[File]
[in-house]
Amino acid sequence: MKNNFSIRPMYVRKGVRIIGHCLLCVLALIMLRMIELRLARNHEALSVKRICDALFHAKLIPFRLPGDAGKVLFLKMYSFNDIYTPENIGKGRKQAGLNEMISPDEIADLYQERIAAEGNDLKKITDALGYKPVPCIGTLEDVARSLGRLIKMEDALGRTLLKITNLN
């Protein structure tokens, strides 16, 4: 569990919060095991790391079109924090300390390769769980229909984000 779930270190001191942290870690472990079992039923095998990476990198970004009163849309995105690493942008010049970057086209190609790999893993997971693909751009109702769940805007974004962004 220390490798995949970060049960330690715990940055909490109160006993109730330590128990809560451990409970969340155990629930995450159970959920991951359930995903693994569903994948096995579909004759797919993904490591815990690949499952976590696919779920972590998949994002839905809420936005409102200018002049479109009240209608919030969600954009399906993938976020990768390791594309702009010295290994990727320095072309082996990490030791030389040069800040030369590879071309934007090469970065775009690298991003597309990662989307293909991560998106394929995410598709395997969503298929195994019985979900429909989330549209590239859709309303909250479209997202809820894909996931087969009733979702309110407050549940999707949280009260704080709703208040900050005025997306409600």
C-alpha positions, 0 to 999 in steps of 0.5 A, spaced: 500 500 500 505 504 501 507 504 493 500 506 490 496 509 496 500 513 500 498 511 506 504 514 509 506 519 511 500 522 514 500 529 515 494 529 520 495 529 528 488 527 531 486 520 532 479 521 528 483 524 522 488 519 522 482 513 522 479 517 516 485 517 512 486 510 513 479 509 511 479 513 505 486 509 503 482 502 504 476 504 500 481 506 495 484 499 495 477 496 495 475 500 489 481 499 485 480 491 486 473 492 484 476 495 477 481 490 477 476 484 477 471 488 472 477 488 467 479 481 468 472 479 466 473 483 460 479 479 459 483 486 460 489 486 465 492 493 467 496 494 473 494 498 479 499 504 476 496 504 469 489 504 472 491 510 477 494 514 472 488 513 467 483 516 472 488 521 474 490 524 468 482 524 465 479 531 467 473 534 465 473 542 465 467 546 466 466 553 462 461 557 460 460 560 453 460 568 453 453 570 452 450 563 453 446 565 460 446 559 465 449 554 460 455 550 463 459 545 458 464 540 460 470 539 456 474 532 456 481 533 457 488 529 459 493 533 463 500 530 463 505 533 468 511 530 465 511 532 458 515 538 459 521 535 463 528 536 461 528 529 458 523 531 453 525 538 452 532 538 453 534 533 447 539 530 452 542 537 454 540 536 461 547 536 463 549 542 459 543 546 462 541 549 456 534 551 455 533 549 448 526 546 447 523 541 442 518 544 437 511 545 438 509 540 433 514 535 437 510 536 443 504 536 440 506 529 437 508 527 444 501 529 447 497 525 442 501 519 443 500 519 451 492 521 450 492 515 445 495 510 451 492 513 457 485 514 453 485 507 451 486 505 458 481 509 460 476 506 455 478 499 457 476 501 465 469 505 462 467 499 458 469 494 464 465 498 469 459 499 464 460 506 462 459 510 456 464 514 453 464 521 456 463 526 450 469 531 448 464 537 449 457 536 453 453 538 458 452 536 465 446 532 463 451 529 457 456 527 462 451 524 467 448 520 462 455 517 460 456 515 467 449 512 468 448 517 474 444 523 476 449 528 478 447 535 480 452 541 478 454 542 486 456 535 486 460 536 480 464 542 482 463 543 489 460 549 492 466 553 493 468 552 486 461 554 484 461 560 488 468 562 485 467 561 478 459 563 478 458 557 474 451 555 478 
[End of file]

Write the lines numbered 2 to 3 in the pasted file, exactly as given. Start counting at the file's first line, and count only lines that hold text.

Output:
Amino acid sequence: MKNNFSIRPMYVRKGVRIIGHCLLCVLALIMLRMIELRLARNHEALSVKRICDALFHAKLIPFRLPGDAGKVLFLKMYSFNDIYTPENIGKGRKQAGLNEMISPDEIADLYQERIAAEGNDLKKITDALGYKPVPCIGTLEDVARSLGRLIKMEDALGRTLLKITNLN
């Protein structure tokens, strides 16, 4: 569990919060095991790391079109924090300390390769769980229909984000 779930270190001191942290870690472990079992039923095998990476990198970004009163849309995105690493942008010049970057086209190609790999893993997971693909751009109702769940805007974004962004 220390490798995949970060049960330690715990940055909490109160006993109730330590128990809560451990409970969340155990629930995450159970959920991951359930995903693994569903994948096995579909004759797919993904490591815990690949499952976590696919779920972590998949994002839905809420936005409102200018002049479109009240209608919030969600954009399906993938976020990768390791594309702009010295290994990727320095072309082996990490030791030389040069800040030369590879071309934007090469970065775009690298991003597309990662989307293909991560998106394929995410598709395997969503298929195994019985979900429909989330549209590239859709309303909250479209997202809820894909996931087969009733979702309110407050549940999707949280009260704080709703208040900050005025997306409600």